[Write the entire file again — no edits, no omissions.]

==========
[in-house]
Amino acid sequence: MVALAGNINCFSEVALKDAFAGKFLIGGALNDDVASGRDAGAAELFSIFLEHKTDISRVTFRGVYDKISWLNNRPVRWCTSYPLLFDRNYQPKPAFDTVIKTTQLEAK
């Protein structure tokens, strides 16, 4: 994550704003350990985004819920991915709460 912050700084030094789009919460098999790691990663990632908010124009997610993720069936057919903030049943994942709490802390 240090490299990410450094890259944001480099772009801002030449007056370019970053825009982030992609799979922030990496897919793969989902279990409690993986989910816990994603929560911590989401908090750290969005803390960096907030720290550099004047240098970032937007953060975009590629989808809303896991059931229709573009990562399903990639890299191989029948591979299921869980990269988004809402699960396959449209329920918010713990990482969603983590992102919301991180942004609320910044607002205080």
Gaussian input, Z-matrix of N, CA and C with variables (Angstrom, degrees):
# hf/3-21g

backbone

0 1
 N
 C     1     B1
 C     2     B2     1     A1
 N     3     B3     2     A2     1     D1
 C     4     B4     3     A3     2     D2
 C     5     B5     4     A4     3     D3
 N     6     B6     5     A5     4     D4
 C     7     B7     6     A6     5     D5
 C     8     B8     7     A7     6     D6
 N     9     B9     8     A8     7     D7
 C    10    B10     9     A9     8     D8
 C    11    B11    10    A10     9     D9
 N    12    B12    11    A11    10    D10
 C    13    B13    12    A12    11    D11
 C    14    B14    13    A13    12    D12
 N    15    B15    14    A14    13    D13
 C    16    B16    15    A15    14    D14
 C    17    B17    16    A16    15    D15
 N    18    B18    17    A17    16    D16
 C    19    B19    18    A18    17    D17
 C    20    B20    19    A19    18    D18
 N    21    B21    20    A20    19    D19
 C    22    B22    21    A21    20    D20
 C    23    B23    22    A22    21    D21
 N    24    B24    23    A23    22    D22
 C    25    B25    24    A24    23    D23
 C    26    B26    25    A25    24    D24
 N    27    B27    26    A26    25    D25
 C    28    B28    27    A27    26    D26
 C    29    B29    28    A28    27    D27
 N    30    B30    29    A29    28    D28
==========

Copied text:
[in-house]
Amino acid sequence: MVALAGNINCFSEVALKDAFAGKFLIGGALNDDVASGRDAGAAELFSIFLEHKTDISRVTFRGVYDKISWLNNRPVRWCTSYPLLFDRNYQPKPAFDTVIKTTQLEAK
């Protein structure tokens, strides 16, 4: 994550704003350990985004819920991915709460 912050700084030094789009919460098999790691990663990632908010124009997610993720069936057919903030049943994942709490802390 240090490299990410450094890259944001480099772009801002030449007056370019970053825009982030992609799979922030990496897919793969989902279990409690993986989910816990994603929560911590989401908090750290969005803390960096907030720290550099004047240098970032937007953060975009590629989808809303896991059931229709573009990562399903990639890299191989029948591979299921869980990269988004809402699960396959449209329920918010713990990482969603983590992102919301991180942004609320910044607002205080």
Gaussian input, Z-matrix of N, CA and C with variables (Angstrom, degrees):
# hf/3-21g

backbone

0 1
 N
 C     1     B1
 C     2     B2     1     A1
 N     3     B3     2     A2     1     D1
 C     4     B4     3     A3     2     D2
 C     5     B5     4     A4     3     D3
 N     6     B6     5     A5     4     D4
 C     7     B7     6     A6     5     D5
 C     8     B8     7     A7     6     D6
 N     9     B9     8     A8     7     D7
 C    10    B10     9     A9     8     D8
 C    11    B11    10    A10     9     D9
 N    12    B12    11    A11    10    D10
 C    13    B13    12    A12    11    D11
 C    14    B14    13    A13    12    D12
 N    15    B15    14    A14    13    D13
 C    16    B16    15    A15    14    D14
 C    17    B17    16    A16    15    D15
 N    18    B18    17    A17    16    D16
 C    19    B19    18    A18    17    D17
 C    20    B20    19    A19    18    D18
 N    21    B21    20    A20    19    D19
 C    22    B22    21    A21    20    D20
 C    23    B23    22    A22    21    D21
 N    24    B24    23    A23    22    D22
 C    25    B25    24    A24    23    D23
 C    26    B26    25    A25    24    D24
 N    27    B27    26    A26    25    D25
 C    28    B28    27    A27    26    D26
 C    29    B29    28    A28    27    D27
 N    30    B30    29    A29    28    D28